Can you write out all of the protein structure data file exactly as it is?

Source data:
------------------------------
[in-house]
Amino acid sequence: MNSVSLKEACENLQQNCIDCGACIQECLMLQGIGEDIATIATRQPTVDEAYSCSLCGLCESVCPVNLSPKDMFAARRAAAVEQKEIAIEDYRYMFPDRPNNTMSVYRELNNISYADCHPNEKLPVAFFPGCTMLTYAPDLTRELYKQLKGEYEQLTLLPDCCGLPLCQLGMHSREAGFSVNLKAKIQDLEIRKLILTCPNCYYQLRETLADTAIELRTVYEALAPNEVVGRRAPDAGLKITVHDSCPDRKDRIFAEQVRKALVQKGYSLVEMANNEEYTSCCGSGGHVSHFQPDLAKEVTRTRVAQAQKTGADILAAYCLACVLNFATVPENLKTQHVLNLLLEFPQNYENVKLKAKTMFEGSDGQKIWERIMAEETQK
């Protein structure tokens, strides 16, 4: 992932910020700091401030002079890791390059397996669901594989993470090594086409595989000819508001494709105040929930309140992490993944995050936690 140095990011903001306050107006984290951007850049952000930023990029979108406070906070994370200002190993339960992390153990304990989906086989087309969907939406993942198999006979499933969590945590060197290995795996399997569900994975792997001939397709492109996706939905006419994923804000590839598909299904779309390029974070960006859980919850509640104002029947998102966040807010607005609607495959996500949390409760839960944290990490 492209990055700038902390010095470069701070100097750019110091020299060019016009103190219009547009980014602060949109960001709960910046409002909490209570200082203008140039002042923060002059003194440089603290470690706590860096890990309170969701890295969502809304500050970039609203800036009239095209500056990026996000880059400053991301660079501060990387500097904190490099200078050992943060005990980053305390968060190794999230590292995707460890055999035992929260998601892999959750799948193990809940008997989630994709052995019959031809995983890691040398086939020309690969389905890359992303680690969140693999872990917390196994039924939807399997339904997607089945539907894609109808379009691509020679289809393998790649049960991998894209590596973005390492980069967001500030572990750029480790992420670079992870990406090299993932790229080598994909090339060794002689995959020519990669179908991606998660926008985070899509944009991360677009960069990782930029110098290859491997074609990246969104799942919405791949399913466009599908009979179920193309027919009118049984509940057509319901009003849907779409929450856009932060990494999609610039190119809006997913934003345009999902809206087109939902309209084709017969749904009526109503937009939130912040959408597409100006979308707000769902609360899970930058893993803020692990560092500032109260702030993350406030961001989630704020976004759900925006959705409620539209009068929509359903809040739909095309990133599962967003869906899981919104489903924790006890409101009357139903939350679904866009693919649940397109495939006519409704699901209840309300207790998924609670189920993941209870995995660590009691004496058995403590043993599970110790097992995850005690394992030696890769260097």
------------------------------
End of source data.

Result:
[in-house]
Amino acid sequence: MNSVSLKEACENLQQNCIDCGACIQECLMLQGIGEDIATIATRQPTVDEAYSCSLCGLCESVCPVNLSPKDMFAARRAAAVEQKEIAIEDYRYMFPDRPNNTMSVYRELNNISYADCHPNEKLPVAFFPGCTMLTYAPDLTRELYKQLKGEYEQLTLLPDCCGLPLCQLGMHSREAGFSVNLKAKIQDLEIRKLILTCPNCYYQLRETLADTAIELRTVYEALAPNEVVGRRAPDAGLKITVHDSCPDRKDRIFAEQVRKALVQKGYSLVEMANNEEYTSCCGSGGHVSHFQPDLAKEVTRTRVAQAQKTGADILAAYCLACVLNFATVPENLKTQHVLNLLLEFPQNYENVKLKAKTMFEGSDGQKIWERIMAEETQK
């Protein structure tokens, strides 16, 4: 992932910020700091401030002079890791390059397996669901594989993470090594086409595989000819508001494709105040929930309140992490993944995050936690 140095990011903001306050107006984290951007850049952000930023990029979108406070906070994370200002190993339960992390153990304990989906086989087309969907939406993942198999006979499933969590945590060197290995795996399997569900994975792997001939397709492109996706939905006419994923804000590839598909299904779309390029974070960006859980919850509640104002029947998102966040807010607005609607495959996500949390409760839960944290990490 492209990055700038902390010095470069701070100097750019110091020299060019016009103190219009547009980014602060949109960001709960910046409002909490209570200082203008140039002042923060002059003194440089603290470690706590860096890990309170969701890295969502809304500050970039609203800036009239095209500056990026996000880059400053991301660079501060990387500097904190490099200078050992943060005990980053305390968060190794999230590292995707460890055999035992929260998601892999959750799948193990809940008997989630994709052995019959031809995983890691040398086939020309690969389905890359992303680690969140693999872990917390196994039924939807399997339904997607089945539907894609109808379009691509020679289809393998790649049960991998894209590596973005390492980069967001500030572990750029480790992420670079992870990406090299993932790229080598994909090339060794002689995959020519990669179908991606998660926008985070899509944009991360677009960069990782930029110098290859491997074609990246969104799942919405791949399913466009599908009979179920193309027919009118049984509940057509319901009003849907779409929450856009932060990494999609610039190119809006997913934003345009999902809206087109939902309209084709017969749904009526109503937009939130912040959408597409100006979308707000769902609360899970930058893993803020692990560092500032109260702030993350406030961001989630704020976004759900925006959705409620539209009068929509359903809040739909095309990133599962967003869906899981919104489903924790006890409101009357139903939350679904866009693919649940397109495939006519409704699901209840309300207790998924609670189920993941209870995995660590009691004496058995403590043993599970110790097992995850005690394992030696890769260097």